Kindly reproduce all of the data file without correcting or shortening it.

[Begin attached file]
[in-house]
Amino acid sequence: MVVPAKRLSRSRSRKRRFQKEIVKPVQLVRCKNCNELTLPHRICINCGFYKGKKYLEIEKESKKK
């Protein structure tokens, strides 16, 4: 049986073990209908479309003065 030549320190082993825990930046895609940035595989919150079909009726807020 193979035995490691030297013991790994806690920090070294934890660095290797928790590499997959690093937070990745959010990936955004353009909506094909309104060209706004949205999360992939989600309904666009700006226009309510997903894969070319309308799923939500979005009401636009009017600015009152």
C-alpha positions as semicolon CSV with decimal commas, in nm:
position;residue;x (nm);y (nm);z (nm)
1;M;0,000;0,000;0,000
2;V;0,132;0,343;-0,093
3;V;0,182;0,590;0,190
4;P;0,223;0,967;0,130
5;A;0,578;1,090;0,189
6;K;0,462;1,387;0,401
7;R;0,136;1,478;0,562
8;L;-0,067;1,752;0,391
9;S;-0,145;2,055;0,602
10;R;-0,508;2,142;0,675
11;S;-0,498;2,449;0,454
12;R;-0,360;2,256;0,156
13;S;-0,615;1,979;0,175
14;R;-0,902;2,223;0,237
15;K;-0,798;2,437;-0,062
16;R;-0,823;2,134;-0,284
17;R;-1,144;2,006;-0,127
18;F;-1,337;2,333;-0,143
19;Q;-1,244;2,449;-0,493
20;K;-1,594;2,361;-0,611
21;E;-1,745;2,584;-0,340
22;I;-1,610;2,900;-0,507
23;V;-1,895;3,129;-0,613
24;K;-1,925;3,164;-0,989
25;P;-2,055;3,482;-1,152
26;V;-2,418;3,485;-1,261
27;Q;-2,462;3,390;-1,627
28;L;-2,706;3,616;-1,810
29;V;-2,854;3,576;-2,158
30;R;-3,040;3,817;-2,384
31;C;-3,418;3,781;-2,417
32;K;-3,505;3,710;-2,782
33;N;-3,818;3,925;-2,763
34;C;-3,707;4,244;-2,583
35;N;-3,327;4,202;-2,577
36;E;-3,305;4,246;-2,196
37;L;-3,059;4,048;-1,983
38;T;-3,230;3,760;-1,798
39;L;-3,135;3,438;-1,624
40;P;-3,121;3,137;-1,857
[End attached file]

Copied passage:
[in-house]
Amino acid sequence: MVVPAKRLSRSRSRKRRFQKEIVKPVQLVRCKNCNELTLPHRICINCGFYKGKKYLEIEKESKKK
């Protein structure tokens, strides 16, 4: 049986073990209908479309003065 030549320190082993825990930046895609940035595989919150079909009726807020 193979035995490691030297013991790994806690920090070294934890660095290797928790590499997959690093937070990745959010990936955004353009909506094909309104060209706004949205999360992939989600309904666009700006226009309510997903894969070319309308799923939500979005009401636009009017600015009152």
C-alpha positions as semicolon CSV with decimal commas, in nm:
position;residue;x (nm);y (nm);z (nm)
1;M;0,000;0,000;0,000
2;V;0,132;0,343;-0,093
3;V;0,182;0,590;0,190
4;P;0,223;0,967;0,130
5;A;0,578;1,090;0,189
6;K;0,462;1,387;0,401
7;R;0,136;1,478;0,562
8;L;-0,067;1,752;0,391
9;S;-0,145;2,055;0,602
10;R;-0,508;2,142;0,675
11;S;-0,498;2,449;0,454
12;R;-0,360;2,256;0,156
13;S;-0,615;1,979;0,175
14;R;-0,902;2,223;0,237
15;K;-0,798;2,437;-0,062
16;R;-0,823;2,134;-0,284
17;R;-1,144;2,006;-0,127
18;F;-1,337;2,333;-0,143
19;Q;-1,244;2,449;-0,493
20;K;-1,594;2,361;-0,611
21;E;-1,745;2,584;-0,340
22;I;-1,610;2,900;-0,507
23;V;-1,895;3,129;-0,613
24;K;-1,925;3,164;-0,989
25;P;-2,055;3,482;-1,152
26;V;-2,418;3,485;-1,261
27;Q;-2,462;3,390;-1,627
28;L;-2,706;3,616;-1,810
29;V;-2,854;3,576;-2,158
30;R;-3,040;3,817;-2,384
31;C;-3,418;3,781;-2,417
32;K;-3,505;3,710;-2,782
33;N;-3,818;3,925;-2,763
34;C;-3,707;4,244;-2,583
35;N;-3,327;4,202;-2,577
36;E;-3,305;4,246;-2,196
37;L;-3,059;4,048;-1,983
38;T;-3,230;3,760;-1,798
39;L;-3,135;3,438;-1,624
40;P;-3,121;3,137;-1,857